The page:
and not to reconnect for the indicated time interval.

   In this case it applies to the DSO Session as a whole, and the client
   MUST begin closing the DSO Session, as described in Section 5.6.1.
   The RCODE in the message header SHOULD indicate the principal reason
   for the termination:

   o  NOERROR indicates a routine shutdown or restart.

   o  FORMERR indicates that the client requests are too badly malformed
      for the session to continue.

   o  SERVFAIL indicates that the server is overloaded due to resource
      exhaustion and needs to shed load.

   o  REFUSED indicates that the server has been reconfigured, and at
      this time it is now unable to perform one or more of the long-
      lived client operations that were previously being performed on
      this DSO Session.

   o  NOTAUTH indicates that the server has been reconfigured and at
      this time it is now unable to perform one or more of the long-
      lived client operations that were previously being performed on
      this DSO Session because it does not have authority over the names
      in question (for example, a DNS Push Notification server could be
      reconfigured such that is is no longer accepting DNS Push
      Notification requests for one or more of the currently subscribed
      names).

   This document specifies only these RCODE values for Retry Delay
   message.  Servers sending Retry Delay messages SHOULD use one of
   these values.  However, future circumstances may create situations
   where other RCODE values are appropriate in Retry Delay messages, so
   clients MUST be prepared to accept Retry Delay messages with any
   RCODE value.

   In some cases, when a server sends a Retry Delay message to a client,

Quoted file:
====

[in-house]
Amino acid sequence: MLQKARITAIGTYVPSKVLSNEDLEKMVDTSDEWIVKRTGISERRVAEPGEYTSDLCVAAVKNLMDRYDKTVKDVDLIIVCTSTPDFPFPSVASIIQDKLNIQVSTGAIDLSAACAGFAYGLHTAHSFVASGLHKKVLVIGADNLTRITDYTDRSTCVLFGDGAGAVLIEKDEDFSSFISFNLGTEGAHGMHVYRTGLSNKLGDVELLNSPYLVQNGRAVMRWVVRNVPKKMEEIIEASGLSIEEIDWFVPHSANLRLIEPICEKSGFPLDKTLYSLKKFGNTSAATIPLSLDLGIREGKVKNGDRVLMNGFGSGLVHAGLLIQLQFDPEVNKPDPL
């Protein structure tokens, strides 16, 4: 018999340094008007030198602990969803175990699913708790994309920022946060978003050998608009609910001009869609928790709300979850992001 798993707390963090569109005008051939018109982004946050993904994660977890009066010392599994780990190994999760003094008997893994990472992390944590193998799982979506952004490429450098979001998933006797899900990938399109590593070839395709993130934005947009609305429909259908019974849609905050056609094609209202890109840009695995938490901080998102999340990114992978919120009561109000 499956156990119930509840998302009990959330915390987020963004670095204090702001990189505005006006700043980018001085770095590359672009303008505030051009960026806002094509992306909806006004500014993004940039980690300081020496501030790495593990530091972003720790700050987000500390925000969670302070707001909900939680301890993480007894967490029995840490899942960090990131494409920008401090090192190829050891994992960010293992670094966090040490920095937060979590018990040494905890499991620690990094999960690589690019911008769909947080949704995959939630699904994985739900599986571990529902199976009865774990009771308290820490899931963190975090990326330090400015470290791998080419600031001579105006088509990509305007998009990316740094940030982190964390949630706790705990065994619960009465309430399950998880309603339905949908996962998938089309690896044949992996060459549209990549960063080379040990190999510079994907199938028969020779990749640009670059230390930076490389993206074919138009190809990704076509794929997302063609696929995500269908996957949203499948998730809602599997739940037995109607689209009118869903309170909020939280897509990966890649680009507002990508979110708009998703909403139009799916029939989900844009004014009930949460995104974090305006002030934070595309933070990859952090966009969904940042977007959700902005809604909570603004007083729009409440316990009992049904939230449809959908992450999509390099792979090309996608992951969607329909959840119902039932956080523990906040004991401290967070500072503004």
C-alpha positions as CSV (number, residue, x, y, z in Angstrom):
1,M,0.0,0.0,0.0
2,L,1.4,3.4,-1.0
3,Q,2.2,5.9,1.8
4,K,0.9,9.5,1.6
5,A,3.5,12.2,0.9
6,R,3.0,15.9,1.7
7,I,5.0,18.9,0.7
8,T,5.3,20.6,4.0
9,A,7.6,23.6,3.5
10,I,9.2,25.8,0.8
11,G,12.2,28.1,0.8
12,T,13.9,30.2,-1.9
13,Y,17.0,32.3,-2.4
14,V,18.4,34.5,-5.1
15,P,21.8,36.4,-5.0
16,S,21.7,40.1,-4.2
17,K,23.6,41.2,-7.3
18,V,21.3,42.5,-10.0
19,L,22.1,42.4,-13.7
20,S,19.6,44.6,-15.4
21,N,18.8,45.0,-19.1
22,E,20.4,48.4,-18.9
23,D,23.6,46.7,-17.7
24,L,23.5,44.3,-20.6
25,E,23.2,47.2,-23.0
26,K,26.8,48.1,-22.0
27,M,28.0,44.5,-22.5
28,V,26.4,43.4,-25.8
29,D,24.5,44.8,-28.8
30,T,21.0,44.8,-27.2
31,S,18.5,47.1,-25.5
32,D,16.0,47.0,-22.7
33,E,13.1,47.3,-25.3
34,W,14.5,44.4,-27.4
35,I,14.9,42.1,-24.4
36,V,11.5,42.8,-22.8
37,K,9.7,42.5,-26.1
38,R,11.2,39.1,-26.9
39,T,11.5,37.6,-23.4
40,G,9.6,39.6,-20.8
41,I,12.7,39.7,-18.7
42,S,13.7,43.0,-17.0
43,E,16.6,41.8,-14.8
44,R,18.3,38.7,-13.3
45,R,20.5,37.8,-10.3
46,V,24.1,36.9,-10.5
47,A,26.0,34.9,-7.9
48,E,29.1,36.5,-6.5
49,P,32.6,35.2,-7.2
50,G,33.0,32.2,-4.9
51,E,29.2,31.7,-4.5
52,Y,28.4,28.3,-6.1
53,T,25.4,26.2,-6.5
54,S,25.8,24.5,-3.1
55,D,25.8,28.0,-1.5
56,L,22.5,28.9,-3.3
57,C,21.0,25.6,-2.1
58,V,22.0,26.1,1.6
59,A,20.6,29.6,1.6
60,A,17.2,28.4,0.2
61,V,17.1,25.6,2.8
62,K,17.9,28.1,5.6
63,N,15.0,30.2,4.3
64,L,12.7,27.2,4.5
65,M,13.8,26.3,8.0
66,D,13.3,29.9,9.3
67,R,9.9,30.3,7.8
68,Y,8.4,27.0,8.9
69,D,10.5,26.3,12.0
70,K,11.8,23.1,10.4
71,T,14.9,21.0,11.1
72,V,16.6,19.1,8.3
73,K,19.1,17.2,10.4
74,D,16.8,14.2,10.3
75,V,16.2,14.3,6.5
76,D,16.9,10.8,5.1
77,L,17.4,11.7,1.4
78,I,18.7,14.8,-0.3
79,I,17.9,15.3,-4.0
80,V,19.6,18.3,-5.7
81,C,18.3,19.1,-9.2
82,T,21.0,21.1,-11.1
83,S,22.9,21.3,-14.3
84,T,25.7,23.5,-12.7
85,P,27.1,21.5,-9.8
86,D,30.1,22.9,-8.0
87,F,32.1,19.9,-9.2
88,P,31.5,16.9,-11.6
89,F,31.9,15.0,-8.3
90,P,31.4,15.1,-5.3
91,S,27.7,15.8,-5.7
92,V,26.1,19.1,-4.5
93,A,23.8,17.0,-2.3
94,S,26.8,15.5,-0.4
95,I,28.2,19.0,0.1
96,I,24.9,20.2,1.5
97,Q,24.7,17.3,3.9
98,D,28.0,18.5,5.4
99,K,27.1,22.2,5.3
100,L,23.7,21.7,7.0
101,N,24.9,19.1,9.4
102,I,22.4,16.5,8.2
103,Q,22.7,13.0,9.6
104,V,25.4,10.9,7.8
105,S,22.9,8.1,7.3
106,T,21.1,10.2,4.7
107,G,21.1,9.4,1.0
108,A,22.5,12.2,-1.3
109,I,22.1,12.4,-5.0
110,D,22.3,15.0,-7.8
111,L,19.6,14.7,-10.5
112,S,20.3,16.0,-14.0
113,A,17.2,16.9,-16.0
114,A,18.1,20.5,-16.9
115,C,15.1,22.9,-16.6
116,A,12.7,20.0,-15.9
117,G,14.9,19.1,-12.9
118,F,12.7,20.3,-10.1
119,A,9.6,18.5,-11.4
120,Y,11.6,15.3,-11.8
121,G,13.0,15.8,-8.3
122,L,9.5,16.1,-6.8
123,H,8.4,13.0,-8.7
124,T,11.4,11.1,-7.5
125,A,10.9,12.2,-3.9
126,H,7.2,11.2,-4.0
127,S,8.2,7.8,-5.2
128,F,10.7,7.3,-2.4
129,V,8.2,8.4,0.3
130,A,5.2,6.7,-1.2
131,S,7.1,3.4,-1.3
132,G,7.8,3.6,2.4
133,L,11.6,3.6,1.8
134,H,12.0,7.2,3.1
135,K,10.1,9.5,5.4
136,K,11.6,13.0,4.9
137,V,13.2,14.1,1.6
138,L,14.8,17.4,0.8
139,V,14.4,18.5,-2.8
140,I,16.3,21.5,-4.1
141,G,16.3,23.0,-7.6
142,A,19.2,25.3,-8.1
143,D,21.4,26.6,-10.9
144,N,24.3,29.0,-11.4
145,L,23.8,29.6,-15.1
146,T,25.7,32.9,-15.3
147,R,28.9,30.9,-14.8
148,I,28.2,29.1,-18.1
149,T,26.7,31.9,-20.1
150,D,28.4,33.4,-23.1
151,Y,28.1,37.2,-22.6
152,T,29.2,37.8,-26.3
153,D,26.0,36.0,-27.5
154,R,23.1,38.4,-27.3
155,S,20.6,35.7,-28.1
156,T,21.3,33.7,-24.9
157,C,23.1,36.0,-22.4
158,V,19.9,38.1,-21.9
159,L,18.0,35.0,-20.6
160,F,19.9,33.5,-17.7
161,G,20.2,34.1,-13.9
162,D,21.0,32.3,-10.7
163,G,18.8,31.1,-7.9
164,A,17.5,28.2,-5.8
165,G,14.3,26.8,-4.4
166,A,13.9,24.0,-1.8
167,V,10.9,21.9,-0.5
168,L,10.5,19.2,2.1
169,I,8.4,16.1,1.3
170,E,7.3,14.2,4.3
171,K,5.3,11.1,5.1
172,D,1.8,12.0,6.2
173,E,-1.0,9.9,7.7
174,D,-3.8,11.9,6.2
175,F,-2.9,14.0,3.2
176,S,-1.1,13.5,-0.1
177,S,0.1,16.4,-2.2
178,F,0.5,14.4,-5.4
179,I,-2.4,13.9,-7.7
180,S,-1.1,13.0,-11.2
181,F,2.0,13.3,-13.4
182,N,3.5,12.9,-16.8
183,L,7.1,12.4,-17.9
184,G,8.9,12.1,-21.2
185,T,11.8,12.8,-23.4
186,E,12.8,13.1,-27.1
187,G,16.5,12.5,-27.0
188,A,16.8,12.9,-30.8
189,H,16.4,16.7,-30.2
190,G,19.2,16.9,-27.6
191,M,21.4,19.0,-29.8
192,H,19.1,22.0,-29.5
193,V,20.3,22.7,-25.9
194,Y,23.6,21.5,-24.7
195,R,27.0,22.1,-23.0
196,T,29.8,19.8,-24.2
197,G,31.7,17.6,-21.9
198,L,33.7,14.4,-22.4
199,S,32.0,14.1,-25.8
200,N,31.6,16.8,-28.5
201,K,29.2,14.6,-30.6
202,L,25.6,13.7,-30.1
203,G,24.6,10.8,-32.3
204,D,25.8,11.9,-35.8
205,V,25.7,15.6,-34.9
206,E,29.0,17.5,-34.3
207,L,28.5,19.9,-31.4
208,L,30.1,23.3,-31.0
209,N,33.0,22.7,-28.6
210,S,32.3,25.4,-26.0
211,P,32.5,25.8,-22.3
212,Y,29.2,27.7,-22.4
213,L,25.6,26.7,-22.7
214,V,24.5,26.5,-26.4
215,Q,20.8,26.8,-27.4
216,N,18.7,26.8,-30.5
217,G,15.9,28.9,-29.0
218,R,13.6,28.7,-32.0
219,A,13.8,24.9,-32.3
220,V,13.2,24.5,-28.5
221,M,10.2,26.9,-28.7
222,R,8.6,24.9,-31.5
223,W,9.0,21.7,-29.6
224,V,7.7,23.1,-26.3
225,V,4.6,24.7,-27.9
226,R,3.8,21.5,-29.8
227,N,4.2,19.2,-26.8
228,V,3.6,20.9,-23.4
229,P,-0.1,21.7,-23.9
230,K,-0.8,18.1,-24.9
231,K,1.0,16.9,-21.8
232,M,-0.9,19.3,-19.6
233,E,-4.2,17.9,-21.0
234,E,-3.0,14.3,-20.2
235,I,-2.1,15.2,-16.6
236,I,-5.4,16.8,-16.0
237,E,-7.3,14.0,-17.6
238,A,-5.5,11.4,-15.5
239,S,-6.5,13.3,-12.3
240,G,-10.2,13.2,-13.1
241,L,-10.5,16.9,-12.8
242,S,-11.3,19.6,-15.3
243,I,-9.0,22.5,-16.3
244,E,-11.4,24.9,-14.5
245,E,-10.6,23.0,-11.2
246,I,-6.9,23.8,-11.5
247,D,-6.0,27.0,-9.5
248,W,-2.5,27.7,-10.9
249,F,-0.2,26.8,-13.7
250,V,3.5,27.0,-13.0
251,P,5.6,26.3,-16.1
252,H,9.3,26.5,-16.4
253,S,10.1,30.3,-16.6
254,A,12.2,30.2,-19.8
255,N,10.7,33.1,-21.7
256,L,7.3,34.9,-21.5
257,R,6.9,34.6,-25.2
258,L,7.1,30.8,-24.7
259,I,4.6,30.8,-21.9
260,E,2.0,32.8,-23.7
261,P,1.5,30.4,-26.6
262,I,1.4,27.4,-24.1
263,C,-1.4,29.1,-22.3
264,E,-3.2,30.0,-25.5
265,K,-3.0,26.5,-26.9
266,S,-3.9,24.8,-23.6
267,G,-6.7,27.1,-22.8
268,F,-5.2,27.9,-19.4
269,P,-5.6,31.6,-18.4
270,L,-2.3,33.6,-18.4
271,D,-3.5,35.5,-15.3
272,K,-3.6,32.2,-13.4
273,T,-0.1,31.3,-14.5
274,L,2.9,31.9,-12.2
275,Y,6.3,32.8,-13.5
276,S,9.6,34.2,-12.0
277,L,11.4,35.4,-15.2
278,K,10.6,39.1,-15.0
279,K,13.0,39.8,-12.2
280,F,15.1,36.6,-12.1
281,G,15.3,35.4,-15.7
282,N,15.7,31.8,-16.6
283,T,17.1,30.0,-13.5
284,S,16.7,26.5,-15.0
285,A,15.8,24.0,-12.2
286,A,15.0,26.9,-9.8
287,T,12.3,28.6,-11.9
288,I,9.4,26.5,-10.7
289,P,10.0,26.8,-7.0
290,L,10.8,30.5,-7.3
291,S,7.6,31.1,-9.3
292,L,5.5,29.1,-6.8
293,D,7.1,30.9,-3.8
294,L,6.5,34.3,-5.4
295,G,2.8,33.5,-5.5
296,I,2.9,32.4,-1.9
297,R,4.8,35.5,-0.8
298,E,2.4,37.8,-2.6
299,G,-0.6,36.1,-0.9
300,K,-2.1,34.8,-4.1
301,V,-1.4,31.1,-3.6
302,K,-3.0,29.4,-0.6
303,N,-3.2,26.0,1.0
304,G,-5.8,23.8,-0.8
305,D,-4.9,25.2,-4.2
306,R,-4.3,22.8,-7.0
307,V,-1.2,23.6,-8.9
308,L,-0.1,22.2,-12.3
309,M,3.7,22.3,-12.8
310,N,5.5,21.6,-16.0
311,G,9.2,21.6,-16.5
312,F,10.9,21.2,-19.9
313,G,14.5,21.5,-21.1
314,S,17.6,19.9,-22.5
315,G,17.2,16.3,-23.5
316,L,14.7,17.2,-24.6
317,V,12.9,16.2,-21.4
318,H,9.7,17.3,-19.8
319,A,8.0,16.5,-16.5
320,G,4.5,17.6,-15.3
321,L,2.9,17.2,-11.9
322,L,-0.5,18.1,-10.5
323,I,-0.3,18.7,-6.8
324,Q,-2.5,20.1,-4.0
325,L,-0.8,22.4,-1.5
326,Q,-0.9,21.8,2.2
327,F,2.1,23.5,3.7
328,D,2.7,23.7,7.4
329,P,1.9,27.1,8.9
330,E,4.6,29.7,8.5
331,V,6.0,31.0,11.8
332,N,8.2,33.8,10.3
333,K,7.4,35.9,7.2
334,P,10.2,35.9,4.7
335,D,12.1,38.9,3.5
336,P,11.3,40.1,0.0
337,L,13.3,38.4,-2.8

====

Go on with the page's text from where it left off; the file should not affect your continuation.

there may be more than one reason for the server wanting to end the
   session.  Possibly the configuration could have been changed such
   that some long-lived client operations can no longer be continued due
   to policy (REFUSED), and other long-lived client operations can no
   longer be performed due to the server no longer being authoritative
   for those names (NOTAUTH).  In such cases the server MAY use any of
   the applicable RCODE values, or RCODE=NOERROR (routine shutdown or
   restart).

   Note that the selection of RCODE value in a Retry Delay message is
   not critical, since the RCODE value is generally used only for
   information purposes, such as writing to a log file for future human
   analysis regarding the nature of the disconnection.  Generally
   clients do not modify their behavior depending on the RCODE value.
   The RETRY DELAY in the message tells the client how long it should
   wait before attempting a new connection to this server instance.

   For clients that do in some way modify their behavior depending on
   the RCODE value, they should treat unknown RCODE values the same as
   RCODE=NOERROR (routine shutdown or restart).

   A Retry Delay message from server to client is an unacknowledged
   message; the MESSAGE ID MUST be set to zero in the outgoing message
   and the client MUST NOT send a response.

   A client MUST NOT send a Retry Delay DSO request message or DSO
   unacknowledged message to a server.  If a server receives a DNS
   request message (i.e., QR=0) where the Primary TLV is the Retry Delay
   TLV, this is a fatal error and the server MUST forcibly abort the
   connection immediately.

The updated draft is available at: <https://tools.ietf.org/html/draft-ietf-dnsop-session-signal-07>

Stuart Cheshire